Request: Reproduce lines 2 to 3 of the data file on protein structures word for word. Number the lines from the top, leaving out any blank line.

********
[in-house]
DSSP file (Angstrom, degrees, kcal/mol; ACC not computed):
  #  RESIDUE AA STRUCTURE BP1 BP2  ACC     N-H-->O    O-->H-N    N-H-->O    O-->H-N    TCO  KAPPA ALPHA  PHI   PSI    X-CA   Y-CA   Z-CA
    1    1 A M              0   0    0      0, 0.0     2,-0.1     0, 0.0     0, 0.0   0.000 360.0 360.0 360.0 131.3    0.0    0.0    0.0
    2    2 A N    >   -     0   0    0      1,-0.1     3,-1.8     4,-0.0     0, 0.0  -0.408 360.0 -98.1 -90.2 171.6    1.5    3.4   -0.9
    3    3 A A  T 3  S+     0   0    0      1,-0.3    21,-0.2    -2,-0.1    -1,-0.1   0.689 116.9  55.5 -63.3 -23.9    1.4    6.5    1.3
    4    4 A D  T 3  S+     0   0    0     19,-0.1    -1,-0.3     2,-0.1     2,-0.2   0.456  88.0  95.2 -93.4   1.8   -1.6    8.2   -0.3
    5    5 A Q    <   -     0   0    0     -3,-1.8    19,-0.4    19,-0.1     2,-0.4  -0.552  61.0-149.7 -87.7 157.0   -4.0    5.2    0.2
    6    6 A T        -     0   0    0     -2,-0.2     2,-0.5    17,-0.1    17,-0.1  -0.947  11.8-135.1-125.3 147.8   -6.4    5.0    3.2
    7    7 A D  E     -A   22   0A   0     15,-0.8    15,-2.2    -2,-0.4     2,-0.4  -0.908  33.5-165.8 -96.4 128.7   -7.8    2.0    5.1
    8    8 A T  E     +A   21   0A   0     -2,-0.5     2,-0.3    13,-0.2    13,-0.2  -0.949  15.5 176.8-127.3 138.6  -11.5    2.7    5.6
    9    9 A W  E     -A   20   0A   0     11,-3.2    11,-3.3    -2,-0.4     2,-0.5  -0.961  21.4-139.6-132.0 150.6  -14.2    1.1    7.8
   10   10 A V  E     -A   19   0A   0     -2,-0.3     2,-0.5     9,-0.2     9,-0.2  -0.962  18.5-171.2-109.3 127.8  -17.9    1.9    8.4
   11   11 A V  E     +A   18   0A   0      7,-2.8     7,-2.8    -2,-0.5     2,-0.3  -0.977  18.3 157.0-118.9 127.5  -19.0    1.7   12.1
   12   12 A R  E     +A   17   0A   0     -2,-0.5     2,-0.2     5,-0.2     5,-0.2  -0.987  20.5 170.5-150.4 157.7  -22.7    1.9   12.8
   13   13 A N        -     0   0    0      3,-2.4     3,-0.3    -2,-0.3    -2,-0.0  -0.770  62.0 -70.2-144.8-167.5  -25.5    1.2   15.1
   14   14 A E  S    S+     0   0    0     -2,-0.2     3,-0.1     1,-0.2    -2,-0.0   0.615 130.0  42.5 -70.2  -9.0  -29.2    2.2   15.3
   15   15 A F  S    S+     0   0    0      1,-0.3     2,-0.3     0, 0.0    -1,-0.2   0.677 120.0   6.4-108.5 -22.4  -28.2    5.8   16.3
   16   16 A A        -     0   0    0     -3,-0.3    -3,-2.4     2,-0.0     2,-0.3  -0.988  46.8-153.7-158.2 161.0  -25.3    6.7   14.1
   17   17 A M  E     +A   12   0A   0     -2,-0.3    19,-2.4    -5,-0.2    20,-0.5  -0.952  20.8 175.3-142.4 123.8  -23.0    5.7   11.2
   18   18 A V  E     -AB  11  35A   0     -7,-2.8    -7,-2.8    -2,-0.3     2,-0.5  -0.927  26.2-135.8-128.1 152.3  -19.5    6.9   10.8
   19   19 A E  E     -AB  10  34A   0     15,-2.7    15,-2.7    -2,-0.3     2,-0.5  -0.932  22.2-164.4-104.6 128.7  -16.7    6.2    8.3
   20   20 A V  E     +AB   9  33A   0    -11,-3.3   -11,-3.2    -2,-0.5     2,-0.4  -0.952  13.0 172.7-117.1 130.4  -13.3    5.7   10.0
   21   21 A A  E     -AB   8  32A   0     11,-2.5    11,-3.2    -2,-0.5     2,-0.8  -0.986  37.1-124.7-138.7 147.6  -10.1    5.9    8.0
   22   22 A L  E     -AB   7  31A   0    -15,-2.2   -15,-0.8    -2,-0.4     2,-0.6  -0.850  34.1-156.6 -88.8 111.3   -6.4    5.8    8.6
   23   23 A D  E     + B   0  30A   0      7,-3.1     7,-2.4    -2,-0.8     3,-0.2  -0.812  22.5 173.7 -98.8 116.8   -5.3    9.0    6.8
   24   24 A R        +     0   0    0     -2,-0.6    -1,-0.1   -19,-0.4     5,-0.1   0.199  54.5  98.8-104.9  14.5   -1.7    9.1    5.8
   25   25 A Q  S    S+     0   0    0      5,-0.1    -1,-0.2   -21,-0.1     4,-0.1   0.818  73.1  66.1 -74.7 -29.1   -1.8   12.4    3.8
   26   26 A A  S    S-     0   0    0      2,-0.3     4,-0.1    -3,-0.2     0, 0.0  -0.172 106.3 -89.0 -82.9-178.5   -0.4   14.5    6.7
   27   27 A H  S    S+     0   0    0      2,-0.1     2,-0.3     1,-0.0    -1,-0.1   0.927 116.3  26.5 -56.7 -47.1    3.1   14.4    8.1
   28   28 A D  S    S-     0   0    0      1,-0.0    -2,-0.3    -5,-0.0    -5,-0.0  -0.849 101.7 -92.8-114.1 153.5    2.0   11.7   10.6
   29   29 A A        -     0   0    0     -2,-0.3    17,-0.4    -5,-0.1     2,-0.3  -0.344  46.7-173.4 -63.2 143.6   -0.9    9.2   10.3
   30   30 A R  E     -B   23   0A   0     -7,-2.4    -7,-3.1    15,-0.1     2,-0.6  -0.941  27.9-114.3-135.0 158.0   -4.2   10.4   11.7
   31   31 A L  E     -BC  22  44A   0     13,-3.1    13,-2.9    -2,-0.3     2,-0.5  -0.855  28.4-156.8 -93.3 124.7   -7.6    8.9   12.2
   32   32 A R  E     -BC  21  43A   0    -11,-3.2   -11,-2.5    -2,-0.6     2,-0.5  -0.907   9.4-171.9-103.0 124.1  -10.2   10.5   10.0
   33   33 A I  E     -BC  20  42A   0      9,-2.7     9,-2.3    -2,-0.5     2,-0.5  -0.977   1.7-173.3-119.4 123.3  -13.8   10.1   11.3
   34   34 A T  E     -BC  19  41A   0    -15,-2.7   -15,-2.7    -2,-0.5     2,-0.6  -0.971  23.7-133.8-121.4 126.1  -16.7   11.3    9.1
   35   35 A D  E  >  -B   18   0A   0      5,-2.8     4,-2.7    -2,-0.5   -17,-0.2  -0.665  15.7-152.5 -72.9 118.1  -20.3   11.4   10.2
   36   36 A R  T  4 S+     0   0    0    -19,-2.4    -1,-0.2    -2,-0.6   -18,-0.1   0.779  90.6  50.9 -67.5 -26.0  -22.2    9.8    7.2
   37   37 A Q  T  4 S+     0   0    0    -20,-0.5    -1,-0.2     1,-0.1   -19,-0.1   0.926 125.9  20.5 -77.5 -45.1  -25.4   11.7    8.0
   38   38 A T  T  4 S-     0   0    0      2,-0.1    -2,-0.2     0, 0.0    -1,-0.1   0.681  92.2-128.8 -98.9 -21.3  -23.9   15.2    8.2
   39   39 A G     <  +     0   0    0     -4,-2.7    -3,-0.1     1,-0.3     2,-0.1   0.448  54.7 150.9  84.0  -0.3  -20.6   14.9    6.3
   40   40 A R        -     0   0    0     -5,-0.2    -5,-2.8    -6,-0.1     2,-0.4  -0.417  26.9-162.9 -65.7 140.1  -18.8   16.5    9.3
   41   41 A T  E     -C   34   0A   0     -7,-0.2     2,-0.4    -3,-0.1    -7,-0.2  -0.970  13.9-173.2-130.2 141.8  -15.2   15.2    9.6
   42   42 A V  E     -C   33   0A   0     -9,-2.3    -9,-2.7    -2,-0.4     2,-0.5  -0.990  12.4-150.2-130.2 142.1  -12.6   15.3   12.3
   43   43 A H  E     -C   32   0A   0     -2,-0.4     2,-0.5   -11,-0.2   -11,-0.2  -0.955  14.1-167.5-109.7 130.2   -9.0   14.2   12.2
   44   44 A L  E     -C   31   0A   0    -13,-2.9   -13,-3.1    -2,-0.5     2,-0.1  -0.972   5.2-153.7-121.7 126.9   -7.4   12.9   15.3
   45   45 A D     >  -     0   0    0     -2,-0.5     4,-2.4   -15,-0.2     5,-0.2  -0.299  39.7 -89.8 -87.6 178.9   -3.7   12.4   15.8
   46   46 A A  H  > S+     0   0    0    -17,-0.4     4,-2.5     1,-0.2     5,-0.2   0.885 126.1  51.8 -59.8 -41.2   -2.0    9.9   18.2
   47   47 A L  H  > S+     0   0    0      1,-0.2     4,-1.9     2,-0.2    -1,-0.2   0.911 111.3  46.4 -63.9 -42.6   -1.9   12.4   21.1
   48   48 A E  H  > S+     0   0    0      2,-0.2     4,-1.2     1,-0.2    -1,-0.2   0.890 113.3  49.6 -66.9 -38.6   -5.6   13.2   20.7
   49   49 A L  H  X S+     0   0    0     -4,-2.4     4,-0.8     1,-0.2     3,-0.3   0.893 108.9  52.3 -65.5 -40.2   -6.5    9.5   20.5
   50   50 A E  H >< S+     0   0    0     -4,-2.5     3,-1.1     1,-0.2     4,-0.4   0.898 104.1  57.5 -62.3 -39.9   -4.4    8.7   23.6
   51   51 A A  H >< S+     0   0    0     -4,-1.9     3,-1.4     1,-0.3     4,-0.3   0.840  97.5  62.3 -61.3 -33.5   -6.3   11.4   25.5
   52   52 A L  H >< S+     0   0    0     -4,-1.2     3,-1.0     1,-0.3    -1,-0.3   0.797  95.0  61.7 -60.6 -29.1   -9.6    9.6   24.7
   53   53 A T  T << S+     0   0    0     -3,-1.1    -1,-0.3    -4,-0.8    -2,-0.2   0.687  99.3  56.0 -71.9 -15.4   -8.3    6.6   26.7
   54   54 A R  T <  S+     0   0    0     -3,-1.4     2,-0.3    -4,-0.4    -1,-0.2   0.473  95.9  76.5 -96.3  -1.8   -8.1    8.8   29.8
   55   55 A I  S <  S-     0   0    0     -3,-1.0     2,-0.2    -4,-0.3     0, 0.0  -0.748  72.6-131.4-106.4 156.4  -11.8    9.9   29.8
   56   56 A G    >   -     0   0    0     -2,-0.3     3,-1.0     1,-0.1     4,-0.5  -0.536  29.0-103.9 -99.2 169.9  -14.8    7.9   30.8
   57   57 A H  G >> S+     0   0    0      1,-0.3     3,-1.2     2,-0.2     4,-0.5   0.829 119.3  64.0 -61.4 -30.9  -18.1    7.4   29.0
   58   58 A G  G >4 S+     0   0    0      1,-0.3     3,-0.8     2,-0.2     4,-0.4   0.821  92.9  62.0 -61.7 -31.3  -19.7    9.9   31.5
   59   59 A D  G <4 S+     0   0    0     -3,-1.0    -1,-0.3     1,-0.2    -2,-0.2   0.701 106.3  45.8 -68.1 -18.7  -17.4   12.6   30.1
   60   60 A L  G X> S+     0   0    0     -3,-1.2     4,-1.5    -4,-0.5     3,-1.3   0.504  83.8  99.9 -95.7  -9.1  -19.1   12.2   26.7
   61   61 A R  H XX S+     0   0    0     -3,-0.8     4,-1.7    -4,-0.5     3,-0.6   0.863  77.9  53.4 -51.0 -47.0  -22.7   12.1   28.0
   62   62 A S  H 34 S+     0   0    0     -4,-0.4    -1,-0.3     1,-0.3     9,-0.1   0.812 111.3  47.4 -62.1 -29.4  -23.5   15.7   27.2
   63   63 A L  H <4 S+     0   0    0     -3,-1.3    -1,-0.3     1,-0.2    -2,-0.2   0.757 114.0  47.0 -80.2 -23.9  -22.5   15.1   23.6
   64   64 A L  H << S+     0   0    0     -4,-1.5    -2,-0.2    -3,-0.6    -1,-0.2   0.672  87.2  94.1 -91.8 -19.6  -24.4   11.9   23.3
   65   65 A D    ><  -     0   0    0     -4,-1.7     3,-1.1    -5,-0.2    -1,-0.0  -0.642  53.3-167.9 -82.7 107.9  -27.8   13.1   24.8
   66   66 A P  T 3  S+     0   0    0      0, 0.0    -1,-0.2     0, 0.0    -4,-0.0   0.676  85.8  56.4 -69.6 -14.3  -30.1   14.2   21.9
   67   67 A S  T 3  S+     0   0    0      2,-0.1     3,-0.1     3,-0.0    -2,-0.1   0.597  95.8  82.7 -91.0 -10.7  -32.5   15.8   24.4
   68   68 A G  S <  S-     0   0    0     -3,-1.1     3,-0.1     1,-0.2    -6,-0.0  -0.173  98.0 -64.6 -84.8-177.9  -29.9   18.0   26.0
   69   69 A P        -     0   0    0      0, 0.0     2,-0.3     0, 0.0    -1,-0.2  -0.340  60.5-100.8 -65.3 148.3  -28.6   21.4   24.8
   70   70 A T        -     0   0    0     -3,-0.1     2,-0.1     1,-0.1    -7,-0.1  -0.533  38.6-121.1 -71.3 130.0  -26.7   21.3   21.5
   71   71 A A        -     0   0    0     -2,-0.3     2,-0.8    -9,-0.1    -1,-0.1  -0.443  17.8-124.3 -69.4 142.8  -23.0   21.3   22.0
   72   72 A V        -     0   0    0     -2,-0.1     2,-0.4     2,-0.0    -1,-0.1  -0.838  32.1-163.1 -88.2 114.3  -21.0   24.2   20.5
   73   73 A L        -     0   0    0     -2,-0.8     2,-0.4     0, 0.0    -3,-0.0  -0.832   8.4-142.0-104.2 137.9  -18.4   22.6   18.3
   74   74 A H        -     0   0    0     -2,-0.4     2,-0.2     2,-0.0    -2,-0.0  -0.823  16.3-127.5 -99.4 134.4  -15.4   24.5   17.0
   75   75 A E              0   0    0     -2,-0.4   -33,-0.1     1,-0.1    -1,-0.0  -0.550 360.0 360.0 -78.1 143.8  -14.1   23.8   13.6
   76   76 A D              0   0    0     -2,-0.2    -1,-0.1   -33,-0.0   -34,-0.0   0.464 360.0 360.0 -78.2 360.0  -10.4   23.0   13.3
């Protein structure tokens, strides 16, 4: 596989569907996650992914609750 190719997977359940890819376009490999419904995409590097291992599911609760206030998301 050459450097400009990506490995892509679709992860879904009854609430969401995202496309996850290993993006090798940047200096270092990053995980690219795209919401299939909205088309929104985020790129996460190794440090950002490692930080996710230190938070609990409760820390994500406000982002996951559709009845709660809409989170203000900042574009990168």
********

DSSP file (Angstrom, degrees, kcal/mol; ACC not computed):
  #  RESIDUE AA STRUCTURE BP1 BP2  ACC     N-H-->O    O-->H-N    N-H-->O    O-->H-N    TCO  KAPPA ALPHA  PHI   PSI    X-CA   Y-CA   Z-CA